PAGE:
Baby Rattles: The Easy Way April 28, 2007 by Joel Oksner
(Text by Joel Oksner with photos and editing by Ron Lindsay)
I like to start my rattle projects with 7 or 8-inch by 1 ¾ to 2-inch stock. I have chosen these dimensions because they give the least waste and still comply with the U.S. Consumer Product Safety Commission’s 16 C.F.R. part 1510. In essence, this section suggests baby rattles to be at least 1.68 inches in diameter to avoid the choking threat.
I have used several different woods, including maple, cherry and walnut. I now make all my rattles out of hard maple because there seems to be no allergy problems associated with maple. We see maple used in cutting boards, wooden serving utensils and children’s cribs are made of maple.
I place this blank between centers and turn a tenon large enough to place into my scroll chuck. I remove the blank from the centers and place it into my scroll chuck, bring the tailstock up, and turn it round. Do not reduce the diameter of the blank below the 1.68” requirement. Next I mark the blank about ½ to ¾” from the tailstock end and part it off with a thin parting tool. The thinner the parting tool is, the better to match the grain when gluing later.
Next, I replace my live center on the tailstock with a drill chuck on a Morse taper and place a 1 ½” Forstner bit in it. I drill into the blank between 1 ¾ and 2”, marking the outside of the blank where the bottom of the hole is. This leaves a very thin wall on the rattle body and allows for better sound when shaken.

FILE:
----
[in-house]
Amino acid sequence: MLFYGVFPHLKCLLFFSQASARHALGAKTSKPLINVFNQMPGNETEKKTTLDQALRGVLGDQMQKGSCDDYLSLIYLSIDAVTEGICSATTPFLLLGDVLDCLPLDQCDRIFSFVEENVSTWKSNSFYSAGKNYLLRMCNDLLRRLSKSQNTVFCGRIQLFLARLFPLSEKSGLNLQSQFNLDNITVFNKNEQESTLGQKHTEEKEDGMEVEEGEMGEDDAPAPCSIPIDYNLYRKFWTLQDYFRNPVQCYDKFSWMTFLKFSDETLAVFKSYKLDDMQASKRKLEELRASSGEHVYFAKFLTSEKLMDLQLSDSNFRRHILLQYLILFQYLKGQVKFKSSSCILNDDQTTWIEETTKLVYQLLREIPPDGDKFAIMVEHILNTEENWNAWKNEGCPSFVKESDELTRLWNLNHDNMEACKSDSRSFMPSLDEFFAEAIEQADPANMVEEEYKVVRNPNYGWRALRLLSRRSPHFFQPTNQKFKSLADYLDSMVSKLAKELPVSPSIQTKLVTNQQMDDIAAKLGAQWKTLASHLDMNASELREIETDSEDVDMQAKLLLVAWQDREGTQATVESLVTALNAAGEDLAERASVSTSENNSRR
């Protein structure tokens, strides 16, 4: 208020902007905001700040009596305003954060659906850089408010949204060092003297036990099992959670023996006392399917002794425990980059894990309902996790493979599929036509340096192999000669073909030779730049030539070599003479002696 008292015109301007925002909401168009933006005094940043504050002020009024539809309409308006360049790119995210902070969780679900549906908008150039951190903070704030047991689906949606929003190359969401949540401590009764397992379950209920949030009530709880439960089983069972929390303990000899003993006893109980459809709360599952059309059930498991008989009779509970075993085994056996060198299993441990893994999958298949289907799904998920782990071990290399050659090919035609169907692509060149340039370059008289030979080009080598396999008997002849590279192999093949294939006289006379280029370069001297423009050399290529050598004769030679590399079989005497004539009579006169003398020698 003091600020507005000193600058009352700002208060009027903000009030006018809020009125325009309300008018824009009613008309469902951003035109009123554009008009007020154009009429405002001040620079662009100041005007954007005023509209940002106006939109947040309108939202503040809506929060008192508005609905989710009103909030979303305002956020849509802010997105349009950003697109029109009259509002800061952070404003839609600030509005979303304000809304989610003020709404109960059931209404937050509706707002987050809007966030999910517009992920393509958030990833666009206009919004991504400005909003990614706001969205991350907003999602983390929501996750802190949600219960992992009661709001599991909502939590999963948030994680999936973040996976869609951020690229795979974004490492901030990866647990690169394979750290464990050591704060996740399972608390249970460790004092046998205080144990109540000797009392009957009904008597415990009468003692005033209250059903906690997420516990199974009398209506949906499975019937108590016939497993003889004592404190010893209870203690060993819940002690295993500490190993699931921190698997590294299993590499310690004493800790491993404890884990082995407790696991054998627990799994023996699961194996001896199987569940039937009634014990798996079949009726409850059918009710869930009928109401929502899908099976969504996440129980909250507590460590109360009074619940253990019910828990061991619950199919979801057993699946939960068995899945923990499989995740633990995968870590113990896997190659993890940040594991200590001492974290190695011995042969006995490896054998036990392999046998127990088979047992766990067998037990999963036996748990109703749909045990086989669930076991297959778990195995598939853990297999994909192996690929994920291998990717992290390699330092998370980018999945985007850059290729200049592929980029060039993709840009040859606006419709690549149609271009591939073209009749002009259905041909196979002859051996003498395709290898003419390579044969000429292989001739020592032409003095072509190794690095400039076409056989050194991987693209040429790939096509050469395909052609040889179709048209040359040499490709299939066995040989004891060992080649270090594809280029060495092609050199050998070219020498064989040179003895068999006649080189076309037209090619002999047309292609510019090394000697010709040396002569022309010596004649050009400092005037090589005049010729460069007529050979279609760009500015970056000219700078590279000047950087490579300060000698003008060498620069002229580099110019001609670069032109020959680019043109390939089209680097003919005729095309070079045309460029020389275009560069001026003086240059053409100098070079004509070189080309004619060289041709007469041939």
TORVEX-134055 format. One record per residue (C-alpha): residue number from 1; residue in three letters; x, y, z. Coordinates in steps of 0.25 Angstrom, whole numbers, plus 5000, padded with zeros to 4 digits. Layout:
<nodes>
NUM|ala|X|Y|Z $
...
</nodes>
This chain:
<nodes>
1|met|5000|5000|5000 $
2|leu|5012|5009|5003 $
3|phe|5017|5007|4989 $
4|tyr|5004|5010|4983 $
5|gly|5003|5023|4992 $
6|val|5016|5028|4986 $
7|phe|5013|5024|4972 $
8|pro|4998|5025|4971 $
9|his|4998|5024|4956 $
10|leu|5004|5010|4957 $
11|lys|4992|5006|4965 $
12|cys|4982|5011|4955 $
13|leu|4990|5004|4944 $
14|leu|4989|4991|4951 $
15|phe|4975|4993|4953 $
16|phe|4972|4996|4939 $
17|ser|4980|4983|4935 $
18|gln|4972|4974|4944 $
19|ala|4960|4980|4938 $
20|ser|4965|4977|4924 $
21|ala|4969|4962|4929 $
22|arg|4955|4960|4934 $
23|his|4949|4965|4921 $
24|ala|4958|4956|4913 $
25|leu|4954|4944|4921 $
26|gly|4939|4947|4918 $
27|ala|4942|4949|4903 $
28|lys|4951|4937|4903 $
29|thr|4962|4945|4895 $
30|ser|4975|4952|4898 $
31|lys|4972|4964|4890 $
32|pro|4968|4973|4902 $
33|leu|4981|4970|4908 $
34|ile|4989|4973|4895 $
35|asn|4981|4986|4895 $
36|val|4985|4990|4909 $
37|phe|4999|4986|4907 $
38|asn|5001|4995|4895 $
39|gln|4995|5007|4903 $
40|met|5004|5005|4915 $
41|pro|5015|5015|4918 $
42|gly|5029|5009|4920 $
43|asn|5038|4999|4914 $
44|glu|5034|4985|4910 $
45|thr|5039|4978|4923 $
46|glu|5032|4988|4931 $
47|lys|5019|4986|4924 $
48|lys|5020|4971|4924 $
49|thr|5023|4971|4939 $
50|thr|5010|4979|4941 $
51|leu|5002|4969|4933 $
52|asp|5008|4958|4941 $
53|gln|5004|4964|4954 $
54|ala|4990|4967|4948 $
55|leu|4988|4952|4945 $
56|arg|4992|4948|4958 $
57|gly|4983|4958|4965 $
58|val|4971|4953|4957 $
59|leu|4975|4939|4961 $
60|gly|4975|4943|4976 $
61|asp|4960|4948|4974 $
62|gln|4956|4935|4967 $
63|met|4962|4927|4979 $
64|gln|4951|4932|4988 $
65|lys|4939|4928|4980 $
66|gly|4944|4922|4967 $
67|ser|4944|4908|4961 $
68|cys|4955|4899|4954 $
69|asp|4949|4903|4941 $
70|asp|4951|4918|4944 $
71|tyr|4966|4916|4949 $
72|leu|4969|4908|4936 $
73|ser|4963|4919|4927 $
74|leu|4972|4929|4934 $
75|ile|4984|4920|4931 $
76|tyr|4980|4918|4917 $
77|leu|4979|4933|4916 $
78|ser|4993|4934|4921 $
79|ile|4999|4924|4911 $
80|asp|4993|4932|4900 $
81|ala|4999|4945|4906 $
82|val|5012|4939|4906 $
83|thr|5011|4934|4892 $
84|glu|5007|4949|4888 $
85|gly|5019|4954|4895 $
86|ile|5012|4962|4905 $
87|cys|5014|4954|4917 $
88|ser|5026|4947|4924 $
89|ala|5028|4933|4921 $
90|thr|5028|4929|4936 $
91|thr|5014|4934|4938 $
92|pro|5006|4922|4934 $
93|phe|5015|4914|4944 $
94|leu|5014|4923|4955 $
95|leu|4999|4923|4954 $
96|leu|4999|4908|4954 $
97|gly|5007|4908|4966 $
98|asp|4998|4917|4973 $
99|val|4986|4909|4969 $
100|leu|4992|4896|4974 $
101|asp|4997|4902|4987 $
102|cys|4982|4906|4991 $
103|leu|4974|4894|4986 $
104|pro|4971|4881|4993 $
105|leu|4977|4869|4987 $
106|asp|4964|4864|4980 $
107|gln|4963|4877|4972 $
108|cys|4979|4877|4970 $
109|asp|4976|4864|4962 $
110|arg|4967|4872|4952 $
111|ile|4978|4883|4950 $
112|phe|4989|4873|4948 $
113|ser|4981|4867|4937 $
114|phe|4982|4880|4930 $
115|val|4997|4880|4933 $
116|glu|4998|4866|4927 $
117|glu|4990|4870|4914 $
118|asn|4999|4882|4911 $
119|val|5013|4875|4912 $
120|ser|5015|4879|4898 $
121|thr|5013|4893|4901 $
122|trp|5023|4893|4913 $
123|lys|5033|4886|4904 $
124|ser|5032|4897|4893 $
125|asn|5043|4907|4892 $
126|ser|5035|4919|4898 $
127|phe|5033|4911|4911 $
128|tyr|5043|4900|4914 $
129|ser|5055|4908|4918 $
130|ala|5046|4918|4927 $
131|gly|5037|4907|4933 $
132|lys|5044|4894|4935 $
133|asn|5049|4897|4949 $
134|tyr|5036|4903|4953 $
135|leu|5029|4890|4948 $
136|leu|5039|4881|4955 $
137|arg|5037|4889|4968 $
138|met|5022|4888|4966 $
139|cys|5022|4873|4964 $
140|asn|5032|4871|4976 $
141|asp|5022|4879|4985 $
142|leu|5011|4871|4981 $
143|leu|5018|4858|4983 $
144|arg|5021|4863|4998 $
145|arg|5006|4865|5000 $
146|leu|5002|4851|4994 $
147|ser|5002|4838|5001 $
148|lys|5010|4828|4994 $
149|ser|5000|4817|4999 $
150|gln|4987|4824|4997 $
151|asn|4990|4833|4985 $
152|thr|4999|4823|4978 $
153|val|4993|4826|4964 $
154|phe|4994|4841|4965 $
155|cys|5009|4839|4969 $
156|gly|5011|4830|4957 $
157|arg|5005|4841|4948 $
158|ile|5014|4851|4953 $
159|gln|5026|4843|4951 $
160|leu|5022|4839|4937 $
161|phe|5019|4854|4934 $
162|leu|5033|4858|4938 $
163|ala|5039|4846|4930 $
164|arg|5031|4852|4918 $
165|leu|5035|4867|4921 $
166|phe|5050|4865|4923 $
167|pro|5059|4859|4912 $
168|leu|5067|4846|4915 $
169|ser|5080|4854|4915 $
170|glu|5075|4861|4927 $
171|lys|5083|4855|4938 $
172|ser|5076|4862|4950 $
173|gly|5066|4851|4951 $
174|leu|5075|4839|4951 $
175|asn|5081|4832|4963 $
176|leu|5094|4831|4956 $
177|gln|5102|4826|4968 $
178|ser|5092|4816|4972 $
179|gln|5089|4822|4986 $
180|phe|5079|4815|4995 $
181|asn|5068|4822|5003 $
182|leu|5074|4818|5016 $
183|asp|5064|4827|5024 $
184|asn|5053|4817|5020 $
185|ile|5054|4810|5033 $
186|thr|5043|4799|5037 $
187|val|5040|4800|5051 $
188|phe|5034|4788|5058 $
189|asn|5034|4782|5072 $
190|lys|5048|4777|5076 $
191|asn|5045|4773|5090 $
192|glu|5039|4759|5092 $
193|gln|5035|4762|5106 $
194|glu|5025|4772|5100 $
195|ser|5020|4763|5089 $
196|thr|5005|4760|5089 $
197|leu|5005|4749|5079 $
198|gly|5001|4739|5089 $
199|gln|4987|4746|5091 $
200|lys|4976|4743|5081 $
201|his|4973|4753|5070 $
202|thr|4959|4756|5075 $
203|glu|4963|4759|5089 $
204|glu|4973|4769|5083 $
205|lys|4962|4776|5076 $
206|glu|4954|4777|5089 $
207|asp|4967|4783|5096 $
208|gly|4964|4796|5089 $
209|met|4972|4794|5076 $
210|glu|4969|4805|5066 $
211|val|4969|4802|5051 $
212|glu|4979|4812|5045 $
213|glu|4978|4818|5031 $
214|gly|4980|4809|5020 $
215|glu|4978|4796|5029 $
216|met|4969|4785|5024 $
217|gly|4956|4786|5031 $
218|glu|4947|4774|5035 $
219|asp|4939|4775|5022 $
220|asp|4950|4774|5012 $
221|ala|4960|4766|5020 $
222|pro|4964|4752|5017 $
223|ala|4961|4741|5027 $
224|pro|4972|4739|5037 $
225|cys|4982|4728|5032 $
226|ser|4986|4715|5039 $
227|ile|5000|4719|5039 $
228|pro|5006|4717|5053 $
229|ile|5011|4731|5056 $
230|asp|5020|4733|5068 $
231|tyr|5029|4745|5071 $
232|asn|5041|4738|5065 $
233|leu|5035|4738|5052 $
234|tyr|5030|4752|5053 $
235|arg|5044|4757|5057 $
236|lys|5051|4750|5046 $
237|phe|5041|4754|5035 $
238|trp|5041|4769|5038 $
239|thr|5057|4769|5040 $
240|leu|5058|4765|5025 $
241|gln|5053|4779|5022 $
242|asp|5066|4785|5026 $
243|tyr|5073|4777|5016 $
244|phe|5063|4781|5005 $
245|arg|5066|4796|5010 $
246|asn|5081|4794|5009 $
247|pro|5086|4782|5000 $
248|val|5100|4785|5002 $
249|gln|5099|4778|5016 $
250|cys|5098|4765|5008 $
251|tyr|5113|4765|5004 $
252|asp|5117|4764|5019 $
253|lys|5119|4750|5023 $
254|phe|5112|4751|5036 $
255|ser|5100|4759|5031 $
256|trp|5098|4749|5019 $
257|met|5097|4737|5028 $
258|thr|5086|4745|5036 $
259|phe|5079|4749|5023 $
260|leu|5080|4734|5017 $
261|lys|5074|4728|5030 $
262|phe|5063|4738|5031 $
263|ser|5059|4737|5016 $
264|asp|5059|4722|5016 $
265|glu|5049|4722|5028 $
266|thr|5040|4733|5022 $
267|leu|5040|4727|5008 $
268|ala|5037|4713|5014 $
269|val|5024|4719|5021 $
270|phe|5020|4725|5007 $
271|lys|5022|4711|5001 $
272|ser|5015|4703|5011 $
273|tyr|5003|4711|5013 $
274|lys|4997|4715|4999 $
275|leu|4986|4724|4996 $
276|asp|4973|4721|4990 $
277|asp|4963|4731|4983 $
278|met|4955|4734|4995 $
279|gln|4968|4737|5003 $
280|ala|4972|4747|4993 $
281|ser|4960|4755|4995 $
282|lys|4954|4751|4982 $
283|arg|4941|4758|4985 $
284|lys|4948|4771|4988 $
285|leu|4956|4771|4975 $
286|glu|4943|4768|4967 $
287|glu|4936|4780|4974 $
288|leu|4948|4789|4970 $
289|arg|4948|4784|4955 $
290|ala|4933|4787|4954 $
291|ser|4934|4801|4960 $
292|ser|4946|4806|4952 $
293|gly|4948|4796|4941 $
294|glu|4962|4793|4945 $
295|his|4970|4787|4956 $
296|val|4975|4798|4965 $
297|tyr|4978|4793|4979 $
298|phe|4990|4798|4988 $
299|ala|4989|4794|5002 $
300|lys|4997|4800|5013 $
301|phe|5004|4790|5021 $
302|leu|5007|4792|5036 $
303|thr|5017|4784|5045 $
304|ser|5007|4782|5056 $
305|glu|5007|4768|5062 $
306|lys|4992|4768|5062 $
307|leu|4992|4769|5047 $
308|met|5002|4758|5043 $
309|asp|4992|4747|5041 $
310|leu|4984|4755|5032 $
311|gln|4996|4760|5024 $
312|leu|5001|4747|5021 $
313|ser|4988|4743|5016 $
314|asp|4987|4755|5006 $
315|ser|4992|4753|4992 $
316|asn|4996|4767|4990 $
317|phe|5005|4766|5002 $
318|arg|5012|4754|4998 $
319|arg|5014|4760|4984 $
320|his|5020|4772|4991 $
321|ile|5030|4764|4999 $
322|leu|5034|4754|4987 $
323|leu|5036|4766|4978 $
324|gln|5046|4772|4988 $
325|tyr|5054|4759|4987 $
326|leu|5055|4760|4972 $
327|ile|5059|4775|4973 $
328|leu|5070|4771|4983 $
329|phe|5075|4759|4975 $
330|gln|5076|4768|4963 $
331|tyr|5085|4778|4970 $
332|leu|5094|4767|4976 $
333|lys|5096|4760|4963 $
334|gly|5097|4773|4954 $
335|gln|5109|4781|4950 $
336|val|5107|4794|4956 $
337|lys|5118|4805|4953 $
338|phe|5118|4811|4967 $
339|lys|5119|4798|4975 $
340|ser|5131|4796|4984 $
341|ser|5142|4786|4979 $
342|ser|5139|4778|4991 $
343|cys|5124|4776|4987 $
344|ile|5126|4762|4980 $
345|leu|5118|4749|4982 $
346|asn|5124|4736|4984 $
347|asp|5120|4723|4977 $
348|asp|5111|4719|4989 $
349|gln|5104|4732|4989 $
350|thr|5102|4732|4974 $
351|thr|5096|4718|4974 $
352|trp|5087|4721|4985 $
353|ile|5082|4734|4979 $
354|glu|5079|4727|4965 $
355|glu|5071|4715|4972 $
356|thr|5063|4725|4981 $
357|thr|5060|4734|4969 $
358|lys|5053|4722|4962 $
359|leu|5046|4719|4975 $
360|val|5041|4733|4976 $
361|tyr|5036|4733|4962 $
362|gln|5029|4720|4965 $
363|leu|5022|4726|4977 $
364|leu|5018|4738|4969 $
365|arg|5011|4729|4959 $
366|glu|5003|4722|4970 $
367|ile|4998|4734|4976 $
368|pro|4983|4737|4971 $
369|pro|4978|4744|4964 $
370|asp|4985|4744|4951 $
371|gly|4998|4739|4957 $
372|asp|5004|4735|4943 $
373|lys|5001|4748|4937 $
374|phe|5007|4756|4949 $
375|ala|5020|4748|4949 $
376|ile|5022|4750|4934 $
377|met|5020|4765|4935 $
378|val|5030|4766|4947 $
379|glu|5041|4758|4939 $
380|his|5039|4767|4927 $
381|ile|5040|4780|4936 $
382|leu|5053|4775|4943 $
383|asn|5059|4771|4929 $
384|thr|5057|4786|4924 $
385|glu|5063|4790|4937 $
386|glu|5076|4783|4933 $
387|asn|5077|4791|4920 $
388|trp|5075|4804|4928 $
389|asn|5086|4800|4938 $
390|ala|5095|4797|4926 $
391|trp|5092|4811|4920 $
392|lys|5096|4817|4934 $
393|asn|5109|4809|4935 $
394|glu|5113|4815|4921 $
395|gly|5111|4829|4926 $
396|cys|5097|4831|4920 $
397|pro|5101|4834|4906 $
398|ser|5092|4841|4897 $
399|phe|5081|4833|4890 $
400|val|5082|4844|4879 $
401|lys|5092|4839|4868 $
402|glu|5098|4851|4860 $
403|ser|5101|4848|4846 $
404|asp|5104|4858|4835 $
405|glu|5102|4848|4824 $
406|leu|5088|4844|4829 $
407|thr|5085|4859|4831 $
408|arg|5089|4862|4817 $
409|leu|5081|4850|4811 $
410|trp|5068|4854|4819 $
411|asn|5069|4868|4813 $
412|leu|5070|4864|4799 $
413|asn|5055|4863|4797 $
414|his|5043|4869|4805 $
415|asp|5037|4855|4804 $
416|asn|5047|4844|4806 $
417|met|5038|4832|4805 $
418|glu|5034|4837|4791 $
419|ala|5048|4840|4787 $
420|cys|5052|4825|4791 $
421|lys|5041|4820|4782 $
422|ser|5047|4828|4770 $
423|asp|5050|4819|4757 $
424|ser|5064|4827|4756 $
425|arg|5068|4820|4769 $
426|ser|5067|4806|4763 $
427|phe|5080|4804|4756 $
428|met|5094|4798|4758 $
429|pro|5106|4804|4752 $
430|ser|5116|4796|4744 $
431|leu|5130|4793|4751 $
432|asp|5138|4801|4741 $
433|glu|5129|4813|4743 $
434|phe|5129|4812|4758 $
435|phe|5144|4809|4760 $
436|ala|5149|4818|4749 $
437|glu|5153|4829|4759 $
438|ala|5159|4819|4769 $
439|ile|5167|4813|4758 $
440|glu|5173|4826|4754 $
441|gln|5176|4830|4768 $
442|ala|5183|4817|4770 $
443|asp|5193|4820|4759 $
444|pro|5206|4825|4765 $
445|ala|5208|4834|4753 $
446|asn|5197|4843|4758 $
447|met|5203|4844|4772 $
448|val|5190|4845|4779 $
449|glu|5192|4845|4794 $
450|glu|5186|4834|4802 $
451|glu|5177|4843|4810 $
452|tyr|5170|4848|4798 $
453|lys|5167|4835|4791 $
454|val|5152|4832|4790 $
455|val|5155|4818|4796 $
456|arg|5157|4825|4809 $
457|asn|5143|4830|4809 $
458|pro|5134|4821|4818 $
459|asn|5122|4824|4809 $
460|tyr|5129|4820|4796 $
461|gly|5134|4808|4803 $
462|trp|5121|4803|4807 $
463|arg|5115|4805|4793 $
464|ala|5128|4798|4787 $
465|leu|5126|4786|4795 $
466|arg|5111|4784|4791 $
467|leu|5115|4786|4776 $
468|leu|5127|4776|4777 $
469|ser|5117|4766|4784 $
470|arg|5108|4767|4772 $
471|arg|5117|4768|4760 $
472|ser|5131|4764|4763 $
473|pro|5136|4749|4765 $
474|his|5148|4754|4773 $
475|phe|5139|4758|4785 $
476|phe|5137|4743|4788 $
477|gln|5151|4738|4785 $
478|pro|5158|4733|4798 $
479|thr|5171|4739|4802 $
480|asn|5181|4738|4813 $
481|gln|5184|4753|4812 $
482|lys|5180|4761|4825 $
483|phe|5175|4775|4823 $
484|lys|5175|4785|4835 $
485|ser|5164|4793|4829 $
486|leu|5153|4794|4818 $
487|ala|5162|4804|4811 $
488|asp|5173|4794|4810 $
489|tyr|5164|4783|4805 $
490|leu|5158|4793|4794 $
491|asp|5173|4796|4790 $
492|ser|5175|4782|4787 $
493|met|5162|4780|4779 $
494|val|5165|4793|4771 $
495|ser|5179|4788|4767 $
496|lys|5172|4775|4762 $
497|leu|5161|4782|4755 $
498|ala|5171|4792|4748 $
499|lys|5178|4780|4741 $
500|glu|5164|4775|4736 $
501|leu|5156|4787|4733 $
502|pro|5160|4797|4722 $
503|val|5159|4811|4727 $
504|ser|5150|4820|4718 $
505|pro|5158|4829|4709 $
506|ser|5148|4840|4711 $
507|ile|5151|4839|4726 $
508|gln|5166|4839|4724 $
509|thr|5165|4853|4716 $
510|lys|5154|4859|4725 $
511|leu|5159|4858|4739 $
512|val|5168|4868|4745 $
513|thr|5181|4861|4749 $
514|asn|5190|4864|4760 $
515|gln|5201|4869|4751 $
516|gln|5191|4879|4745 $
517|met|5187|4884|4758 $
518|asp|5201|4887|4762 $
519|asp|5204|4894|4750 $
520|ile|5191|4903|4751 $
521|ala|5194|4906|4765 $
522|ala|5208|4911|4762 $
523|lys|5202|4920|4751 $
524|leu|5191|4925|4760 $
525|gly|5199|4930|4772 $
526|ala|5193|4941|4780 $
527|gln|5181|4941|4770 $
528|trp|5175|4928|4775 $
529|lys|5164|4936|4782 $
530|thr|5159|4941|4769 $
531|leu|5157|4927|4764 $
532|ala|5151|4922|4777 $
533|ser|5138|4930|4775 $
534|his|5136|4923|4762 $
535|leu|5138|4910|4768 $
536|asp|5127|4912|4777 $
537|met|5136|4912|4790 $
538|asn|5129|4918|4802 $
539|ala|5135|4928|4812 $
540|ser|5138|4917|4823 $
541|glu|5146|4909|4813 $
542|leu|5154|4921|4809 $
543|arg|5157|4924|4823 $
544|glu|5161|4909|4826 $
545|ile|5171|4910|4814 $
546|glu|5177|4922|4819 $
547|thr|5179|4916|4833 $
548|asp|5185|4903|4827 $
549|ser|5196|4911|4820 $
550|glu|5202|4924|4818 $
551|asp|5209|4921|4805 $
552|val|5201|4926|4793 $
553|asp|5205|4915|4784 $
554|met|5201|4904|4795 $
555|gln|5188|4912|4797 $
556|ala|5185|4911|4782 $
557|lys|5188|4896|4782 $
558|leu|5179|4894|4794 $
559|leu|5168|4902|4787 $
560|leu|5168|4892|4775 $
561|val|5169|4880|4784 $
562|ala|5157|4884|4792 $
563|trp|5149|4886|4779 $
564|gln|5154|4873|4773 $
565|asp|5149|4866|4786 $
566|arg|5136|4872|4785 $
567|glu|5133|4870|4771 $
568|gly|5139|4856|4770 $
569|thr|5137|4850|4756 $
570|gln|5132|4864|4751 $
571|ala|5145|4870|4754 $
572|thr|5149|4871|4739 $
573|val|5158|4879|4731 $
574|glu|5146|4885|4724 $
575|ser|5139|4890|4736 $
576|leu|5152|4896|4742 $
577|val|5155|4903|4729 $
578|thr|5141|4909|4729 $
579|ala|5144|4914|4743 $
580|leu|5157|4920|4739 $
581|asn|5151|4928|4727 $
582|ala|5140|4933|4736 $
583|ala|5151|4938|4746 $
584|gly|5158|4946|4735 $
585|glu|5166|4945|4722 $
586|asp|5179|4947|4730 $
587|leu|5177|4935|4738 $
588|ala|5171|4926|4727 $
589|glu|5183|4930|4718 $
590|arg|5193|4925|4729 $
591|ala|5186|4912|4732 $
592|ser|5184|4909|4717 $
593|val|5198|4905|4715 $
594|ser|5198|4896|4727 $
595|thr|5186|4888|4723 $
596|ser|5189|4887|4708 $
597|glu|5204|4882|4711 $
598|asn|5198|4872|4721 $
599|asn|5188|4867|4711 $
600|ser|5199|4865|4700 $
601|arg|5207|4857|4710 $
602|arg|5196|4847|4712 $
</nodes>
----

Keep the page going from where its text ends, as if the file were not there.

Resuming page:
Next I remove the blank from the scroll chuck and place it tenon down on a work surface. I then place about a dozen glass beads, 3/8” in diameter, into the cavity. I place glue onto the lip of the rattle body and, aligning the top’s grain to the body, place the parted-off lid on the opening. I then clamp the rattle with a bar clamp and leaving the top in the up position, let it harden over night.
I usually use Elmer’s ProBond because it has very good end grain holding and seems to discolor the glue line the least.
After the glue has set, I place the blank into the scroll chuck and bring up the tailstock. I place the pin on the live center into the depression made in the above step to align the blank in the scroll chuck and tighten the chuck. Next, I remove the pin from the live center. I don’t use a live center with a centering pin to avoid extending the hole when I shape the rattle body. I now bring the tailstock up to the rattle (without the pin) and tighten it. If you are going to burn the rattle body or decorate the rattle to hide the glue line, now would be the time to do that, with the tailstock supporting the work.
I extend the depth line I made earlier with a shallow groove. I then carefully round the rattle body and start shaping the rattle. First I round over the body at the tail stock end and remove most of the stock. I leave enough to be supported by the tailstock. I then reduce the handle portion of the rattle, noting the grove I made earlier. I turn the handle, leaving a large end as shown below. I have found that babies make good use of the large base and it falls under the safety rule spelled out above.
Before I remove too much from the handle, I remove the last of the rattle end and sand it to 220. I then carefully reduce the handle while supporting the rattle body with my left hand and cutting with my right. I part the handle off while the lathe is stopped and use a fine tooth saw. This avoids an unexpected separation.
The remainder of the nub on the handle is sanded off smooth.
I finish the rattle with Carnauba wax. I apply Carnauba to my Beal buffing wheel and apply the wax to the rattle that way. Carnauba wax is a food-safe finish, approved by the FDA. It is often used on fresh fruit to make them appear shiny. It is also approved in foods to smooth the consistency.
As added enhancements, a captive ring could be added to the handle, chatter work could be applied to the rattle or surface decoration could be applied.